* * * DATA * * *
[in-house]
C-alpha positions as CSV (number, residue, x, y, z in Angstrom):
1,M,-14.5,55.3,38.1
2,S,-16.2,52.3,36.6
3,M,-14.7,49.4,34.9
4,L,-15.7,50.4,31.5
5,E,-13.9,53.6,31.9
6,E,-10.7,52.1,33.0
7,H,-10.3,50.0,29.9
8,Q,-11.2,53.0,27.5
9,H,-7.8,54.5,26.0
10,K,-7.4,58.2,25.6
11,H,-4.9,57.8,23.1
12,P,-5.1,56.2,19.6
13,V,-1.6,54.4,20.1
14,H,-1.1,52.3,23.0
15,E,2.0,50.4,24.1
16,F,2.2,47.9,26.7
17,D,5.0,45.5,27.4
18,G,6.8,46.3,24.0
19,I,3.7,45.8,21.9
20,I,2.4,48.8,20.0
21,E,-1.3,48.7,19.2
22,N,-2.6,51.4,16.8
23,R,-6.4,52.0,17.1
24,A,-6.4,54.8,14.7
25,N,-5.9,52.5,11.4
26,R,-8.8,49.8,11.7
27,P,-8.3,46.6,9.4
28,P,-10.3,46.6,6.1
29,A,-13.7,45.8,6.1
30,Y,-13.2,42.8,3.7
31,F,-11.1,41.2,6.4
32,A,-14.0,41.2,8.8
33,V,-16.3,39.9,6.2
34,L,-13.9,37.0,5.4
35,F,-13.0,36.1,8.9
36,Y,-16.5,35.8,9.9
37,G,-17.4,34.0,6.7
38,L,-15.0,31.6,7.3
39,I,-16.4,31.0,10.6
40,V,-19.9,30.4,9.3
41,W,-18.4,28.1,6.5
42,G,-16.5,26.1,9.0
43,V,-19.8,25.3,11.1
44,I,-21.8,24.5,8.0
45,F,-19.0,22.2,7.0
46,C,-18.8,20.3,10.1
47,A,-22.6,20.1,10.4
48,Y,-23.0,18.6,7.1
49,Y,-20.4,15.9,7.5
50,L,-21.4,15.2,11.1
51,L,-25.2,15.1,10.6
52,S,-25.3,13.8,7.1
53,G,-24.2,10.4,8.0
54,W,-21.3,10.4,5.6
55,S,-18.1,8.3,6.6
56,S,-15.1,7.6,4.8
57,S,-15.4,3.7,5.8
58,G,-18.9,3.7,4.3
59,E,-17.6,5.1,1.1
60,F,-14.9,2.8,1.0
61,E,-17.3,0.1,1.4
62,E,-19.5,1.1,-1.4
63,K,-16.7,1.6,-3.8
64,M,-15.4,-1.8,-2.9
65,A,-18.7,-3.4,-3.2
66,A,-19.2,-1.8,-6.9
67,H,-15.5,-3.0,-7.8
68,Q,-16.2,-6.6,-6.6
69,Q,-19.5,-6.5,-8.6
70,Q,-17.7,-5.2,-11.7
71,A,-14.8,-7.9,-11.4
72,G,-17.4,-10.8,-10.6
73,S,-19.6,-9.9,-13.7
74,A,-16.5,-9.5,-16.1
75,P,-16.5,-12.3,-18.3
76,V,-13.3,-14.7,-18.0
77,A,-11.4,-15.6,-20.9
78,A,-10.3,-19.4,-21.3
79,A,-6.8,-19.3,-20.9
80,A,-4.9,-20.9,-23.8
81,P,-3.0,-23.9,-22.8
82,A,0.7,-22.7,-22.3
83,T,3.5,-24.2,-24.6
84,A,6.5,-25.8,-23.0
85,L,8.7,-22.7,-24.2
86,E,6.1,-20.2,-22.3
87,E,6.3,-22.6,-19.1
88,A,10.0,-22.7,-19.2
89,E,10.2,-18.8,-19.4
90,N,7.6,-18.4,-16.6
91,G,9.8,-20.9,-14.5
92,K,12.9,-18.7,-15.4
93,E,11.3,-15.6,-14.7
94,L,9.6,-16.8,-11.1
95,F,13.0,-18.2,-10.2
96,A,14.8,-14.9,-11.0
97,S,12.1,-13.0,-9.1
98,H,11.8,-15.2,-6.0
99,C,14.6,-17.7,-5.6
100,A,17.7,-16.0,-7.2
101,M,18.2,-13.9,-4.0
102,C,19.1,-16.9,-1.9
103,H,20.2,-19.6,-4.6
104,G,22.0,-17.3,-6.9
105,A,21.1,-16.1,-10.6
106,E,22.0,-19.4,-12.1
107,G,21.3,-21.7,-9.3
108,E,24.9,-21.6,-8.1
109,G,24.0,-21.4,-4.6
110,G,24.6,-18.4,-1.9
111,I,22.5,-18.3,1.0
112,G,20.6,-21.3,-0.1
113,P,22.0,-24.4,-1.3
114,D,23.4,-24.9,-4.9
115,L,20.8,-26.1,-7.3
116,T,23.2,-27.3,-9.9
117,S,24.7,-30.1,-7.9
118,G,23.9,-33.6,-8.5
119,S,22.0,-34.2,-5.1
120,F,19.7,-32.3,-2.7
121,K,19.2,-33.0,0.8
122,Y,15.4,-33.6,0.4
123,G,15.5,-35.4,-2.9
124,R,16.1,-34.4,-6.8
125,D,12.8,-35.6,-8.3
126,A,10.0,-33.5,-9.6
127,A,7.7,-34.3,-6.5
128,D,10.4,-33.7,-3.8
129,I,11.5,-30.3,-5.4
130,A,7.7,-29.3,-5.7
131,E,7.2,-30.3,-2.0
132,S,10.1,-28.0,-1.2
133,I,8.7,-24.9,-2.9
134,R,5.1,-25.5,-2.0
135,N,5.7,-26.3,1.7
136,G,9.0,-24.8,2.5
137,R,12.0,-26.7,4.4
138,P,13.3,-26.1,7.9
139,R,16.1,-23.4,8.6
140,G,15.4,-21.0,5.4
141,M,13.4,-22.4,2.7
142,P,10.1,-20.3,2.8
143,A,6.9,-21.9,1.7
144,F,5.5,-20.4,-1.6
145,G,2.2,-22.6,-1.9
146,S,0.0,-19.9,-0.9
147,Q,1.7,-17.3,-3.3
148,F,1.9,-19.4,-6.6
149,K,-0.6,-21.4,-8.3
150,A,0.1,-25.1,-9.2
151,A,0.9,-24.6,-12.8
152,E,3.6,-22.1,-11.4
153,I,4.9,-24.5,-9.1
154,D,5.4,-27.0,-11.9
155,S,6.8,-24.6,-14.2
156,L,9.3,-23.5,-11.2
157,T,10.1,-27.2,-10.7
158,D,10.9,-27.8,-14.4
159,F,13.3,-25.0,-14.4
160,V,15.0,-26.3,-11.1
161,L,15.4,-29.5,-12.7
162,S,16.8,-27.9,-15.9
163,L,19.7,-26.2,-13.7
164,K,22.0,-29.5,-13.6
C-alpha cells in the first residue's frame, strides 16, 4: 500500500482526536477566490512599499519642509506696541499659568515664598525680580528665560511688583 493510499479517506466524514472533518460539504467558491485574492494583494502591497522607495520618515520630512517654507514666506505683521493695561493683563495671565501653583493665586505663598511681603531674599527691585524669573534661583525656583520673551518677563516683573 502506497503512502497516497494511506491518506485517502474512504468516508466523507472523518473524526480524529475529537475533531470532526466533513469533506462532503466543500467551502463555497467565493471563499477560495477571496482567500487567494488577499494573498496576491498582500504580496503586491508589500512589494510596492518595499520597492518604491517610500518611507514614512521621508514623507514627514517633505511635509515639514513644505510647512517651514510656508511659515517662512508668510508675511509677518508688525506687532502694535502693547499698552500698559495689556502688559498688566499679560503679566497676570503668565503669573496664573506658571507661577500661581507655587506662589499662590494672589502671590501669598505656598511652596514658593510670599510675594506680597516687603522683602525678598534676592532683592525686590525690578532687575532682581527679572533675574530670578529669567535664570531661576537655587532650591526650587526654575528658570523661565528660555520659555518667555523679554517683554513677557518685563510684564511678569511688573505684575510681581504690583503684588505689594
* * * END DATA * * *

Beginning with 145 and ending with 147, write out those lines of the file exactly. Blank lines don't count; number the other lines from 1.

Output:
143,A,6.9,-21.9,1.7
144,F,5.5,-20.4,-1.6
145,G,2.2,-22.6,-1.9